Sheldon Vanauken Message Board
Stuart Buck posts on 6/25/2011 10:35:35 AM
I have 9 letters from Sheldon Vanauken that I posted on my blog (I can't post the link, but look at the May 2011 post.)
Peter David posts on 6/17/2010 7:33:28 PM
Is it possible to purchase full-size prints of Davy's paintings? I'd like to gift some newlywed friends.
Wenda Kingma posts on 11/16/2007 10:36:05 AM
Floyd would you please e-mail me off the board. Thanks.
Floyd Newman posts on 12/5/2006 11:00:18 PM
Nick, it sounds as if you already have a good source of information about the book in your friend. But I would be glad to answer your questions when I have a few minutes to compose a proper response. It might take a few days, but I'll do my best to get back to you.
Under the Mercy,
Nick posts on 11/26/2006 8:54:40 PM
Hi, my name is Nick, i am a senior in a catholic high school. I was directed by a close friend of mine who teaches at my school to read this book and i finished it over thanksgiving and found it to be very interesting. i will admit i am not hte most devoute and holy individual but i did find the book some what inspiring and relatively interesting. i just wanted to ask some other people who probably know more about the story (and life) than i.
the first one is kinda random but for some reason when i read about how they had to share everything and expirence everything together (1.) did anyone else get a sense of communism? i say that not with a negative intention just curiousity. ok now more serious question that came into my mind and my freinds mind when i discussed it with him (he is a preist if i did not mention that before and we talked on saturday for about and hour on this and a few things came up that were debated between us, which is where hte following quesiton are from.) a big topic was (2) Does their relationship, exemplify the church's teching on marriage, and what aspects of their relationship does NOT exemplify the church's teaching. Another thing that i found interesting was their views on children the fact that they view them as a separating thing, i am pretty sure that is not hte view of hte chuch so i asked my friend (3.) how do children impact their relationship? this topic wasn't covered that thorughly bcz neigher of us had hte exprience in life ot argue a point so that is why i am asking other readers on here. (4.) probably hte second most discussed topic between the two of us was jesus christ's role / impact in their relationship. we talked about how he played a role in the begining even when they wenr't aware (this was more his thought not mine i didn't see it as well). (5.) then we discussed virtues in their relationship bcz being in a catholic school virtues is a topic discussed greatly in theology class.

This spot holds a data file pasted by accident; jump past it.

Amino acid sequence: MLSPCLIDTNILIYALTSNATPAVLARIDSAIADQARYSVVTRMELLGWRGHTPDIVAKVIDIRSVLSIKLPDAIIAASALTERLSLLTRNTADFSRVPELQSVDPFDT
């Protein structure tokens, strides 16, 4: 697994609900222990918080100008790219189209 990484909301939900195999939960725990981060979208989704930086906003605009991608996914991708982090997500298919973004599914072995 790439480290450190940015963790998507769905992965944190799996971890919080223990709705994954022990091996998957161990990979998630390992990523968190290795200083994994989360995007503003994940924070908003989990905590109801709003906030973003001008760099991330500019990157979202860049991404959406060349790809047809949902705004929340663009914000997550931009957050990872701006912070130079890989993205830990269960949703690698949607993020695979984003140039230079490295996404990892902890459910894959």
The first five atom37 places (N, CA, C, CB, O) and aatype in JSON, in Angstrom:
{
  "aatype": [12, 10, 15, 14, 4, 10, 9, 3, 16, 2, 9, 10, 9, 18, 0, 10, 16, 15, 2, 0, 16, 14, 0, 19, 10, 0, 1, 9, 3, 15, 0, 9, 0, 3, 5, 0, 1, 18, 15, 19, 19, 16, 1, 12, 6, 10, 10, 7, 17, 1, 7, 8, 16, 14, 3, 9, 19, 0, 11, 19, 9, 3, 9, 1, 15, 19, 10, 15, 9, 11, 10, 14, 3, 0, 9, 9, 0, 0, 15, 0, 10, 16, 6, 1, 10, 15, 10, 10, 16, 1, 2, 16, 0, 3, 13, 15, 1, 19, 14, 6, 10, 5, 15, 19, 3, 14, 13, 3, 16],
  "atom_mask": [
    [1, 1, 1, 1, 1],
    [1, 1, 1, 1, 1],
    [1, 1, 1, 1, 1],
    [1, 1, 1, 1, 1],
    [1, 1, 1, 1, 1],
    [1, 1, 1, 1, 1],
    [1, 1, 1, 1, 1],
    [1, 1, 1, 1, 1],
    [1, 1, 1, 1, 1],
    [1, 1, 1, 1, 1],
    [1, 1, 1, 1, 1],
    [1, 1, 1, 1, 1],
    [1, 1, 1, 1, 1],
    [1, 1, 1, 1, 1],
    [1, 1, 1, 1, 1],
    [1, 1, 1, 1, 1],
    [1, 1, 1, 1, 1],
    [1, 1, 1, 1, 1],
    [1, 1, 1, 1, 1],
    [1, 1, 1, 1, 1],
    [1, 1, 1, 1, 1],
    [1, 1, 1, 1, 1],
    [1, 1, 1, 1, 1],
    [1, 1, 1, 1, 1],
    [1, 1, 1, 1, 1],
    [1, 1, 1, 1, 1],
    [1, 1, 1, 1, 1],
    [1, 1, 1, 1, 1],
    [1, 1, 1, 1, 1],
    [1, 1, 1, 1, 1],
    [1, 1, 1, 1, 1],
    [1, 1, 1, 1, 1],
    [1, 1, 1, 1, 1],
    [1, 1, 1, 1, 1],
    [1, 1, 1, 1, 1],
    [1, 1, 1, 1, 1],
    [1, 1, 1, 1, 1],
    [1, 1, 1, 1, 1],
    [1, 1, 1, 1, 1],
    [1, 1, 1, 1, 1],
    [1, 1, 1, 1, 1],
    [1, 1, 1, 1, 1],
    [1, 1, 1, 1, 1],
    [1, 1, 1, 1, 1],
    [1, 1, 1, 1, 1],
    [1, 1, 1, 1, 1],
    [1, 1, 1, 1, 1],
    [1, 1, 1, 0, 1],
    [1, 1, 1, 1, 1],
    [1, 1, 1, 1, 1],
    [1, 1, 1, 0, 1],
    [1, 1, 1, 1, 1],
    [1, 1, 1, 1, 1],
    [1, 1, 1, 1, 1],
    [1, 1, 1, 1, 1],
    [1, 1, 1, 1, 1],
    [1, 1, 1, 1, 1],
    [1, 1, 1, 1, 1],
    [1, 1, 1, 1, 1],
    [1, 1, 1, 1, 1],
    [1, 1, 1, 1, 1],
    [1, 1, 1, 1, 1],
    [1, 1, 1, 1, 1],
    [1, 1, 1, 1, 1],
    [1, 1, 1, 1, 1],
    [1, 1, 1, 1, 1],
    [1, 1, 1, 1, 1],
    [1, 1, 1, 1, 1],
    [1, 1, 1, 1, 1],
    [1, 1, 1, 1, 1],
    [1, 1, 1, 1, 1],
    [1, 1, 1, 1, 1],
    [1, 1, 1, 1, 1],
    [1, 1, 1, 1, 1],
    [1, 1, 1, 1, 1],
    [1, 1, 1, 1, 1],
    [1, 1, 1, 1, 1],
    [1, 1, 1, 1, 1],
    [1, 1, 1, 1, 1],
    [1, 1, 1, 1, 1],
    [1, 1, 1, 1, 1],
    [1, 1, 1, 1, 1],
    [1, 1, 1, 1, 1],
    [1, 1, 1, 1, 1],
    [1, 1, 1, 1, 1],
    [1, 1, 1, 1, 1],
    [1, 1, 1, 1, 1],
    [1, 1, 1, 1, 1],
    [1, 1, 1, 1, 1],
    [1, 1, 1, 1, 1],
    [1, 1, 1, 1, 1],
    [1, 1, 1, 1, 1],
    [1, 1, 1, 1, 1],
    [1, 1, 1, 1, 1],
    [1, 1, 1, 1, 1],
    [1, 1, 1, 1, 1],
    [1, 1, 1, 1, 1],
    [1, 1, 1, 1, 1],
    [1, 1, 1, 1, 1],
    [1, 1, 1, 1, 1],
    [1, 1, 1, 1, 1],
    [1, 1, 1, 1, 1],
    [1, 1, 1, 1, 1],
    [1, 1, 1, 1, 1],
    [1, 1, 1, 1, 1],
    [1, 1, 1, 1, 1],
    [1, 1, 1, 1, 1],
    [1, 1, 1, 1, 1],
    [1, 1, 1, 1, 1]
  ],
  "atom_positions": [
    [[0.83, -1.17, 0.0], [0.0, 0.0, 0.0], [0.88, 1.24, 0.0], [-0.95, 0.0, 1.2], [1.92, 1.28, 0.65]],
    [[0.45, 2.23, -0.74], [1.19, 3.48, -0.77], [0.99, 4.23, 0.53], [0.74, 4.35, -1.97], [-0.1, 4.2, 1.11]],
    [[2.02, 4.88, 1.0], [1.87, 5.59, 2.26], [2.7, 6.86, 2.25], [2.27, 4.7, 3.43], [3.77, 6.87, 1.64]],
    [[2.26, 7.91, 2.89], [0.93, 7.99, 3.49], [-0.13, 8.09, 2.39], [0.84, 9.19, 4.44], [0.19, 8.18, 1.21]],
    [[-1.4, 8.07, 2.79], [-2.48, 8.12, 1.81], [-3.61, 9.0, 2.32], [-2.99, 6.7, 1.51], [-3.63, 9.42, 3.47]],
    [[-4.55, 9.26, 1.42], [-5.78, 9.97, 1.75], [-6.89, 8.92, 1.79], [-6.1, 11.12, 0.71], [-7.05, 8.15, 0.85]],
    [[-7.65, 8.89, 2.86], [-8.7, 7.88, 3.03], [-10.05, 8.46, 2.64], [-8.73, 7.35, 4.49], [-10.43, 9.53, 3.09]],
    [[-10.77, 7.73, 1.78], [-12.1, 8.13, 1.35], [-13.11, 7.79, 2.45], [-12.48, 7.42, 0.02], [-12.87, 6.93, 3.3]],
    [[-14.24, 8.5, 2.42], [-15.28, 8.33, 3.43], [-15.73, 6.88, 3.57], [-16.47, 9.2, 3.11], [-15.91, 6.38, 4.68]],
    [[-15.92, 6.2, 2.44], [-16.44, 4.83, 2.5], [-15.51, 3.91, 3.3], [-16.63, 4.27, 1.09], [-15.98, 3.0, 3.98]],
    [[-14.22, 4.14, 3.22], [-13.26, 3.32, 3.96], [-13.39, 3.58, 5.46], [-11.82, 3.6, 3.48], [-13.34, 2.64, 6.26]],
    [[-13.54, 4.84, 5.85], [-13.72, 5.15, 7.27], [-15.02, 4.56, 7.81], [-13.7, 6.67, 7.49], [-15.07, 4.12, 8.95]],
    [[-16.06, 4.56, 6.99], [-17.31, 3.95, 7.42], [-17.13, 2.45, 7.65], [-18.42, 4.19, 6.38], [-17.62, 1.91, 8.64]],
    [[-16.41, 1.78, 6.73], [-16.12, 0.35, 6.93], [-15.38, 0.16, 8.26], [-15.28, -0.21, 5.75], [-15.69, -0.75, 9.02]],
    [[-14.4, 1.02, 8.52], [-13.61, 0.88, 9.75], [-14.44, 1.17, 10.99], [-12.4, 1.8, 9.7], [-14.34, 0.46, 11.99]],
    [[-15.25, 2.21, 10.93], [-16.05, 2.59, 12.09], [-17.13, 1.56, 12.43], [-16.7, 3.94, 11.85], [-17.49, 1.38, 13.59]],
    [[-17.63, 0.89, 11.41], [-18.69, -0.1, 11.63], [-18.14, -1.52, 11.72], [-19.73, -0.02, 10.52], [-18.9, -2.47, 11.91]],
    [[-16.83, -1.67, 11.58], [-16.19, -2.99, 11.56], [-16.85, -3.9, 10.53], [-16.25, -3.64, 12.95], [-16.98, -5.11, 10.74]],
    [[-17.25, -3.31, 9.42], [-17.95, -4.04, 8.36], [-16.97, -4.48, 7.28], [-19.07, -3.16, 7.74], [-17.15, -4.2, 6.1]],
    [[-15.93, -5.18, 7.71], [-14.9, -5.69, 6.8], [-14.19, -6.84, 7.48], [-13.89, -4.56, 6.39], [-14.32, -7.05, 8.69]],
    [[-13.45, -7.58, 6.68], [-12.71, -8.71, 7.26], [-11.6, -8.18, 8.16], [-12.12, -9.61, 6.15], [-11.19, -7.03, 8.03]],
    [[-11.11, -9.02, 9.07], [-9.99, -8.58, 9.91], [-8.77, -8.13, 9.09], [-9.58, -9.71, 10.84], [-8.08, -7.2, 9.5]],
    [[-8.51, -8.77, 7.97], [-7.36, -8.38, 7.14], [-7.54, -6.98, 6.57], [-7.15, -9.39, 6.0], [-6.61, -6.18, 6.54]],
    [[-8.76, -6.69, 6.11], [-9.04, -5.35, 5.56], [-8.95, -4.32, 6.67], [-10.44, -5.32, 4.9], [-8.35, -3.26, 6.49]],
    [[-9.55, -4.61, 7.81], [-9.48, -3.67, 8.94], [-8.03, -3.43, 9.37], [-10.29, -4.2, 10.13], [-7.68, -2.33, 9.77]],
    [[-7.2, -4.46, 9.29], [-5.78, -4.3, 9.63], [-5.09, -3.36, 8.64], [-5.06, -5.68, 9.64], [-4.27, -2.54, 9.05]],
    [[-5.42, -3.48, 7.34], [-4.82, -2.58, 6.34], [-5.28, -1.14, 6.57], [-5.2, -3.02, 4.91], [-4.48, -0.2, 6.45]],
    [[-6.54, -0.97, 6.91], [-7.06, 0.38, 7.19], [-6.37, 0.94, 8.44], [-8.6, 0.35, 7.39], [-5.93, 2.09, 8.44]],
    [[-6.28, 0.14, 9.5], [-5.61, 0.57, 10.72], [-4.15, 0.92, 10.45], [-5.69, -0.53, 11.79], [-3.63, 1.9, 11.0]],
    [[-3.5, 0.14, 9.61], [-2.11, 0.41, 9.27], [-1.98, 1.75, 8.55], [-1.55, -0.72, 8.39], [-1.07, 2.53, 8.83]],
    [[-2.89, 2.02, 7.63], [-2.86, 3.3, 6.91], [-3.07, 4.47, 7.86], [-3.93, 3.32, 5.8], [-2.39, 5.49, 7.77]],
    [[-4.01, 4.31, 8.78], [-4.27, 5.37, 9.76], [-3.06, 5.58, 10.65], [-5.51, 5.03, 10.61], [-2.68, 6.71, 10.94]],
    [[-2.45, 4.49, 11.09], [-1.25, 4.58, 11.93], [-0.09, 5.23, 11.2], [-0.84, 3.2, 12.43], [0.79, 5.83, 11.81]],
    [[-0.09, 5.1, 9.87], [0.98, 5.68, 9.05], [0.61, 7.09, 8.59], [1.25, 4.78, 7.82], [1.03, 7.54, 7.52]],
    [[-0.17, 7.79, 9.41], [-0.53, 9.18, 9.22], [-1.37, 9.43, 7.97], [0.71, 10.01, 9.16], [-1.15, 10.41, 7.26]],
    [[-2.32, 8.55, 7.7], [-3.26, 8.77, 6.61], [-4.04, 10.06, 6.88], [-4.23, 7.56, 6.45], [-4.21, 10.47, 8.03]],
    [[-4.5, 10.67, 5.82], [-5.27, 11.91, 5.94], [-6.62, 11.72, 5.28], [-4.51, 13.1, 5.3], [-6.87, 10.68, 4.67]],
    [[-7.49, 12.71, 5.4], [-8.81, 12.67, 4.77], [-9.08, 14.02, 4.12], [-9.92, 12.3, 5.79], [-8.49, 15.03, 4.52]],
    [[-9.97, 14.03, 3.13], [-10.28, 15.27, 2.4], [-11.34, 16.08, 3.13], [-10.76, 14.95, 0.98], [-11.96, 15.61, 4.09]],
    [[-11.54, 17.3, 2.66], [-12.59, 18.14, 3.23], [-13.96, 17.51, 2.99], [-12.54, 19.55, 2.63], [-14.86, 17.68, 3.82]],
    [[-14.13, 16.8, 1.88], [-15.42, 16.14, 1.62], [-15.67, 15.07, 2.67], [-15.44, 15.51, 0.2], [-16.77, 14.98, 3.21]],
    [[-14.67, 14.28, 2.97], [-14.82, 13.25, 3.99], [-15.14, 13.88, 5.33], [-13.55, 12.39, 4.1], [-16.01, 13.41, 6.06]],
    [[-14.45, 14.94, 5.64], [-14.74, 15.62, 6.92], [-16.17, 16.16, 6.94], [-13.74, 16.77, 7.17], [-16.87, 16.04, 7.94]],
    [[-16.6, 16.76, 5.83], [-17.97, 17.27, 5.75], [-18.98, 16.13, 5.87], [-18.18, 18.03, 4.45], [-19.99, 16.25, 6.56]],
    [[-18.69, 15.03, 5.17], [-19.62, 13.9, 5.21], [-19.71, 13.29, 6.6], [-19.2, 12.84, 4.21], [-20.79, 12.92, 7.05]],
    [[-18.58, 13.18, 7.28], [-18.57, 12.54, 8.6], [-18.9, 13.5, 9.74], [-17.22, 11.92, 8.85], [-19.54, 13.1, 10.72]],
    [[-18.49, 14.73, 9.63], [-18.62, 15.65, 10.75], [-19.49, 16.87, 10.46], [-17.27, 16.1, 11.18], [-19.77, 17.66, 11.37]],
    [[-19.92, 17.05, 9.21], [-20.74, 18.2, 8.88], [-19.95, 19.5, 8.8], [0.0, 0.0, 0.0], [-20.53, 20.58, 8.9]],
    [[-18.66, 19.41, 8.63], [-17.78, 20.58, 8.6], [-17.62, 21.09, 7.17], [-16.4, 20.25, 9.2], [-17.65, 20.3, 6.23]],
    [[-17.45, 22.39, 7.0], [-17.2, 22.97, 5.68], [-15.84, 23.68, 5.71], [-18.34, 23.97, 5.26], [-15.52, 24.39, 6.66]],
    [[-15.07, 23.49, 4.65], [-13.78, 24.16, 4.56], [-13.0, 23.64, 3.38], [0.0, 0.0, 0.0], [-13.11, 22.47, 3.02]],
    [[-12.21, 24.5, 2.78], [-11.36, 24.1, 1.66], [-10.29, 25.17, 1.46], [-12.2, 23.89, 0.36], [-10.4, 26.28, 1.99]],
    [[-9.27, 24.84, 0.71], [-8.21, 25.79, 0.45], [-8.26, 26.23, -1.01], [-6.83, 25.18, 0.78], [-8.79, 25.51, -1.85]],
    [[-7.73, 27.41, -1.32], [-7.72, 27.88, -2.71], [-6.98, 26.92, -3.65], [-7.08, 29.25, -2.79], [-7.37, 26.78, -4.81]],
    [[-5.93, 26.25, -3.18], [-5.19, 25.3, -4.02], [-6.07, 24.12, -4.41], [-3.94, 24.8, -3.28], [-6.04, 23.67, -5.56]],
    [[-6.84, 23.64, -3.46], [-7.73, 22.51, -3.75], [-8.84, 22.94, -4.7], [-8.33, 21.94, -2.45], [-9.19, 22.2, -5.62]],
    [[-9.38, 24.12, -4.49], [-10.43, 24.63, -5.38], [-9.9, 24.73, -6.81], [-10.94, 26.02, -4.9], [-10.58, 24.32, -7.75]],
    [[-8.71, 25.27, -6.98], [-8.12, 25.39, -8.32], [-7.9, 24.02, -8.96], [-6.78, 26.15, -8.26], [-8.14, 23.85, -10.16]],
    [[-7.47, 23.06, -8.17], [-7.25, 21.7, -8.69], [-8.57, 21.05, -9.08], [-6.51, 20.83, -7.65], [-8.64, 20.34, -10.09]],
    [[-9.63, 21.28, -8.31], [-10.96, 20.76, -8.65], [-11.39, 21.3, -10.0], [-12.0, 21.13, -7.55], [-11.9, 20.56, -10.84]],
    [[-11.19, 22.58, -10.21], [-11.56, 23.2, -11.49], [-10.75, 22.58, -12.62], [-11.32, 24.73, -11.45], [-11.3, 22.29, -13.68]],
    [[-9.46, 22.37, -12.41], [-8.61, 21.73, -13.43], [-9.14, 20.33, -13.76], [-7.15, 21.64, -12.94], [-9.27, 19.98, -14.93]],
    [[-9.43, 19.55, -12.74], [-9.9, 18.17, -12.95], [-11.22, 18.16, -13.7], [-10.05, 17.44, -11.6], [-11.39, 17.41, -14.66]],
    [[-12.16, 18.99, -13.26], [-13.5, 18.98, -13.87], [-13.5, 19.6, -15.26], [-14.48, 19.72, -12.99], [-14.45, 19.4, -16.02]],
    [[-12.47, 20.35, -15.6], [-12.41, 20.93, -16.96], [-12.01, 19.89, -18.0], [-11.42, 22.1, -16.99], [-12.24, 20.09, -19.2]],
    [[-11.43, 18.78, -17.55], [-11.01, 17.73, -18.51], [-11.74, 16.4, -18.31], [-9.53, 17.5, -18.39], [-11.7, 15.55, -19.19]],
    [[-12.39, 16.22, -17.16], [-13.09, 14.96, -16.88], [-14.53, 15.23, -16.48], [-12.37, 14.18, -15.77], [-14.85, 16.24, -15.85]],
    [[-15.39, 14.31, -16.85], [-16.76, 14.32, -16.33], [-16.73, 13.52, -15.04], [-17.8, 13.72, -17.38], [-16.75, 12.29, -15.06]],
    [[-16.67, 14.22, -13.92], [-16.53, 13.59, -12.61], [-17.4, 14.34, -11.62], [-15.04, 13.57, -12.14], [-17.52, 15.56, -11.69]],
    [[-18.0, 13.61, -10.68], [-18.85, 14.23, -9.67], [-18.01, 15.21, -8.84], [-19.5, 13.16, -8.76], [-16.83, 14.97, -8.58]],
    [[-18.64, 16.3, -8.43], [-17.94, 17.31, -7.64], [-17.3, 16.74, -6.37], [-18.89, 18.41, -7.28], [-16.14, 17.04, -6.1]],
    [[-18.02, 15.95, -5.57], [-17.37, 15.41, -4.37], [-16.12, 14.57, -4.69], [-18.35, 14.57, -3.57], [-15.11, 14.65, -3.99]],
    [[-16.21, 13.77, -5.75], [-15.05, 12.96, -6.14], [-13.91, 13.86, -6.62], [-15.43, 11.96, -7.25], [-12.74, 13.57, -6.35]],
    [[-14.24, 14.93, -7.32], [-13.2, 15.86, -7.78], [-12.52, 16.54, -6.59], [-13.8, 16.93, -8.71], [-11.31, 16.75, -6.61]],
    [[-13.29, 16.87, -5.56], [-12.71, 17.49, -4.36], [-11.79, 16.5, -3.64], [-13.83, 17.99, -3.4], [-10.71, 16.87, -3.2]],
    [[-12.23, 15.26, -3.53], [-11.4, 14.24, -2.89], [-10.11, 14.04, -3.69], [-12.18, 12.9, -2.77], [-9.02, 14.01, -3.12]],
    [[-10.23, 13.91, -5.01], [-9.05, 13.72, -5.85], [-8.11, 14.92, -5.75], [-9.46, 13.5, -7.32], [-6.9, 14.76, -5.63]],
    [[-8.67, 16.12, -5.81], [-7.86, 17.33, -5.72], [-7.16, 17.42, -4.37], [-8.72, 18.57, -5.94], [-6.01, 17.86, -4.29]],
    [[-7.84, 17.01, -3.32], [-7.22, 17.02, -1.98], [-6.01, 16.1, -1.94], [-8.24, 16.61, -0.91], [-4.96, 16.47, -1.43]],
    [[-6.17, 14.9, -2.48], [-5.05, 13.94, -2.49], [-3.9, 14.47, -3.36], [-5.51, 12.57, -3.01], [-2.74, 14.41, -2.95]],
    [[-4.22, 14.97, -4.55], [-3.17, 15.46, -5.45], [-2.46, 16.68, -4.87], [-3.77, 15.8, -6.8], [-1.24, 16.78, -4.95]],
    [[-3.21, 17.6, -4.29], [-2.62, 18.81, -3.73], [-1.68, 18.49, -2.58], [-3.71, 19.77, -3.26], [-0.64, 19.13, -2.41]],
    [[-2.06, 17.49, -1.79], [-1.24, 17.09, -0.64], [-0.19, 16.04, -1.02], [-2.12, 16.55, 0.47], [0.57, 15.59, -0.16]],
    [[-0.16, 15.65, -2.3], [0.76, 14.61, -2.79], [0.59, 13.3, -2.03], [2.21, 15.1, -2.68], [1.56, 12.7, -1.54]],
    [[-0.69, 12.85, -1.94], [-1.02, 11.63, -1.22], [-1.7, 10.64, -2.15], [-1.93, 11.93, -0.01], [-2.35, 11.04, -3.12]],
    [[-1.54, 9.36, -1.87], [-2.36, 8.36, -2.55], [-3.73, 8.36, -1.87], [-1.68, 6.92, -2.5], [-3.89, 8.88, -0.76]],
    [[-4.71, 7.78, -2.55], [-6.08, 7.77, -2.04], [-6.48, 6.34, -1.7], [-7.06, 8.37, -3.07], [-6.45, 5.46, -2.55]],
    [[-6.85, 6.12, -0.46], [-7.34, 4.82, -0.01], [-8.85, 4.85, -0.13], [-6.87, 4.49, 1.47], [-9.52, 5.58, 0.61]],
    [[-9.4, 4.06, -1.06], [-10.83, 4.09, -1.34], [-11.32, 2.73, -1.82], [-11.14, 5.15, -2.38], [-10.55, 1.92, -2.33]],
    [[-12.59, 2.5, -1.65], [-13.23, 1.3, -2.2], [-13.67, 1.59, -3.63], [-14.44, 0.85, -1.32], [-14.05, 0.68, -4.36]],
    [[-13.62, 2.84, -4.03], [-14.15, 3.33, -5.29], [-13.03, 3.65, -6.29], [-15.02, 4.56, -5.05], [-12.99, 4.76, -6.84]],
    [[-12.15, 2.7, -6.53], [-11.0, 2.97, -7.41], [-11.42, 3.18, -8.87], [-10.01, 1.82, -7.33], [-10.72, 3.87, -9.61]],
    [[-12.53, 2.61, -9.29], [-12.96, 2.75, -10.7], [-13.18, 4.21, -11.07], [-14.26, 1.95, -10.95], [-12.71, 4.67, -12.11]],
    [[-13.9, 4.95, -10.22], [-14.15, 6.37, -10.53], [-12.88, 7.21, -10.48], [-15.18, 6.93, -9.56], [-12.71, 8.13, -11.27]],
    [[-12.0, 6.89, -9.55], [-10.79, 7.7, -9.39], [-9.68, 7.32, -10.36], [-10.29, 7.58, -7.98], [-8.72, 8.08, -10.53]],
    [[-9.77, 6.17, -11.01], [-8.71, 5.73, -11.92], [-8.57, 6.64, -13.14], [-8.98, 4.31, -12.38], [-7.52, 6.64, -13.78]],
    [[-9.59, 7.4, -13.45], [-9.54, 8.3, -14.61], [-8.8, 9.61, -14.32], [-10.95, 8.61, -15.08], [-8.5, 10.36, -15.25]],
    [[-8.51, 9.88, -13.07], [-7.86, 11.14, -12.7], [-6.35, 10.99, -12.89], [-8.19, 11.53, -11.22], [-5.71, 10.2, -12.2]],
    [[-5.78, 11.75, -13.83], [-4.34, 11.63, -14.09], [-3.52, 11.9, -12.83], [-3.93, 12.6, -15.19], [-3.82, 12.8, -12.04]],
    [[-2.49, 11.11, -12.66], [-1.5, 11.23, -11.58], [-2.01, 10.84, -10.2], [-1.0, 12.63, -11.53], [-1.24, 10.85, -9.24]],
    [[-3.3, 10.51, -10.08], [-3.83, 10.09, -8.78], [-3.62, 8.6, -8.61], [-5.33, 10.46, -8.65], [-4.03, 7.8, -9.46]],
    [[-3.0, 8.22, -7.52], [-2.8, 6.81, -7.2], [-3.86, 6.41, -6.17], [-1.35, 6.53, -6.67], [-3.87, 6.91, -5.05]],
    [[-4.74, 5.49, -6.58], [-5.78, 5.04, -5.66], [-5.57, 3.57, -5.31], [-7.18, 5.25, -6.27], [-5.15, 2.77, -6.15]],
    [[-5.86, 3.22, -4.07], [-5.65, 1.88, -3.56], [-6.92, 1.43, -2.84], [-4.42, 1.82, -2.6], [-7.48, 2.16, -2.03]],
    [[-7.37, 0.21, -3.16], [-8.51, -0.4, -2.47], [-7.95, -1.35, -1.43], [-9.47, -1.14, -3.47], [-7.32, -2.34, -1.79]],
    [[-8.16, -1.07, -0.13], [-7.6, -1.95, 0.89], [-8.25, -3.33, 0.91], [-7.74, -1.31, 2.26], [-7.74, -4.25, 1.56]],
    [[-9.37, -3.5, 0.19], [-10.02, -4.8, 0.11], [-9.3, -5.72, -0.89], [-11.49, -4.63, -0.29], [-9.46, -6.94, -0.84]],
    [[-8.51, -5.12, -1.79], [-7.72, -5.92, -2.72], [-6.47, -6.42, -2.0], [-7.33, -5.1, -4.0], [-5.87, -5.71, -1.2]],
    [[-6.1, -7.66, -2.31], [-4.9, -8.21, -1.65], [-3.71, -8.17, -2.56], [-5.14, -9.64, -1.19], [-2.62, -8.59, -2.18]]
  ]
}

sherree rogers posts on 3/1/2006 7:07:15 AM
Like all of you, I was moved by the love story and adventures of Van & Davie. As I am english I even named a couple of budgies after the pair. When you are 19, when I read A Severe Mercy, you are impressionable and touched easily. However, not long after that Van had moved to Lynchburg and wrote the heartbreak of a story Under The Mercy. To many there could have been inspiration; however, I saw a man broken, unable to mend and decided, as God moves people to do at times, to go and see him. My message was clear.. "change your life, stop living under the mercy and begin a new with exciting friendships, love and a new life". One of the strangest things that moved over me was the strong desire to tell him that Davie would not have been happy to see the remains of his life after her death, that he had become a shell of a man. So I drove from MD, with a friend, and went to his home. Amazingly, all described in his book and it was all so interesting.